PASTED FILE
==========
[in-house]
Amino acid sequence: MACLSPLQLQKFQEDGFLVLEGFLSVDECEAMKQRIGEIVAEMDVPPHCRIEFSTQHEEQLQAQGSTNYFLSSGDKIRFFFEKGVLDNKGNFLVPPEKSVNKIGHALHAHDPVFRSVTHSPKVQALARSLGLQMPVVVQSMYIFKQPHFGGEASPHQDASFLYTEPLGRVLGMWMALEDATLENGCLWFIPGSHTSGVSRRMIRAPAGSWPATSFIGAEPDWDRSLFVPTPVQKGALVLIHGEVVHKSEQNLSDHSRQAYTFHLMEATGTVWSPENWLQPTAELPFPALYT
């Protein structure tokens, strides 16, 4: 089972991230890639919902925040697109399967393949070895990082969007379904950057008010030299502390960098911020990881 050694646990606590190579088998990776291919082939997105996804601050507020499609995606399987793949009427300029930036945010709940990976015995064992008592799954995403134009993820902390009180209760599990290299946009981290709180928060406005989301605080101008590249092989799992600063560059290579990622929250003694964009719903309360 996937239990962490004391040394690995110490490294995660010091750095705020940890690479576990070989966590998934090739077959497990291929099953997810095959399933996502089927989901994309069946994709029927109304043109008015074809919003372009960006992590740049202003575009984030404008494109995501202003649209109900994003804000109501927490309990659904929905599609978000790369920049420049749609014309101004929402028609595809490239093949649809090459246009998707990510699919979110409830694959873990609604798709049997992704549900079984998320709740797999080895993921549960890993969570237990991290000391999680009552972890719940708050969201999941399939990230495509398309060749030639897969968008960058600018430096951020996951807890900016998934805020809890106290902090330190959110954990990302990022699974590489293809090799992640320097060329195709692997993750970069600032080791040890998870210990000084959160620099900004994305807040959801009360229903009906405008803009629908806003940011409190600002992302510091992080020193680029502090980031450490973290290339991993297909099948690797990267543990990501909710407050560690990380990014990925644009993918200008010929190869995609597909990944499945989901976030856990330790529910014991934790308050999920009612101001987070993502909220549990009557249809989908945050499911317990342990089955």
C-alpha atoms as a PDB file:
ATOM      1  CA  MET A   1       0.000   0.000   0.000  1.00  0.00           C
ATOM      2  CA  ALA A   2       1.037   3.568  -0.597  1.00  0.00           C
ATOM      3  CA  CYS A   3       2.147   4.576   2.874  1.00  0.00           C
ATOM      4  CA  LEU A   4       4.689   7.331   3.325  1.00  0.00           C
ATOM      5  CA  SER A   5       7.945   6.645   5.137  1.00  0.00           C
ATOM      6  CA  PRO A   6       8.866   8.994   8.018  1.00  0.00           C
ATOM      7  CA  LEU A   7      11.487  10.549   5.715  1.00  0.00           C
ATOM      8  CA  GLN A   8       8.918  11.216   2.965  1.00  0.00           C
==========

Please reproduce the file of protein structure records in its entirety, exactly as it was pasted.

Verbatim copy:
[in-house]
Amino acid sequence: MACLSPLQLQKFQEDGFLVLEGFLSVDECEAMKQRIGEIVAEMDVPPHCRIEFSTQHEEQLQAQGSTNYFLSSGDKIRFFFEKGVLDNKGNFLVPPEKSVNKIGHALHAHDPVFRSVTHSPKVQALARSLGLQMPVVVQSMYIFKQPHFGGEASPHQDASFLYTEPLGRVLGMWMALEDATLENGCLWFIPGSHTSGVSRRMIRAPAGSWPATSFIGAEPDWDRSLFVPTPVQKGALVLIHGEVVHKSEQNLSDHSRQAYTFHLMEATGTVWSPENWLQPTAELPFPALYT
């Protein structure tokens, strides 16, 4: 089972991230890639919902925040697109399967393949070895990082969007379904950057008010030299502390960098911020990881 050694646990606590190579088998990776291919082939997105996804601050507020499609995606399987793949009427300029930036945010709940990976015995064992008592799954995403134009993820902390009180209760599990290299946009981290709180928060406005989301605080101008590249092989799992600063560059290579990622929250003694964009719903309360 996937239990962490004391040394690995110490490294995660010091750095705020940890690479576990070989966590998934090739077959497990291929099953997810095959399933996502089927989901994309069946994709029927109304043109008015074809919003372009960006992590740049202003575009984030404008494109995501202003649209109900994003804000109501927490309990659904929905599609978000790369920049420049749609014309101004929402028609595809490239093949649809090459246009998707990510699919979110409830694959873990609604798709049997992704549900079984998320709740797999080895993921549960890993969570237990991290000391999680009552972890719940708050969201999941399939990230495509398309060749030639897969968008960058600018430096951020996951807890900016998934805020809890106290902090330190959110954990990302990022699974590489293809090799992640320097060329195709692997993750970069600032080791040890998870210990000084959160620099900004994305807040959801009360229903009906405008803009629908806003940011409190600002992302510091992080020193680029502090980031450490973290290339991993297909099948690797990267543990990501909710407050560690990380990014990925644009993918200008010929190869995609597909990944499945989901976030856990330790529910014991934790308050999920009612101001987070993502909220549990009557249809989908945050499911317990342990089955």
C-alpha atoms as a PDB file:
ATOM      1  CA  MET A   1       0.000   0.000   0.000  1.00  0.00           C
ATOM      2  CA  ALA A   2       1.037   3.568  -0.597  1.00  0.00           C
ATOM      3  CA  CYS A   3       2.147   4.576   2.874  1.00  0.00           C
ATOM      4  CA  LEU A   4       4.689   7.331   3.325  1.00  0.00           C
ATOM      5  CA  SER A   5       7.945   6.645   5.137  1.00  0.00           C
ATOM      6  CA  PRO A   6       8.866   8.994   8.018  1.00  0.00           C
ATOM      7  CA  LEU A   7      11.487  10.549   5.715  1.00  0.00           C
ATOM      8  CA  GLN A   8       8.918  11.216   2.965  1.00  0.00           C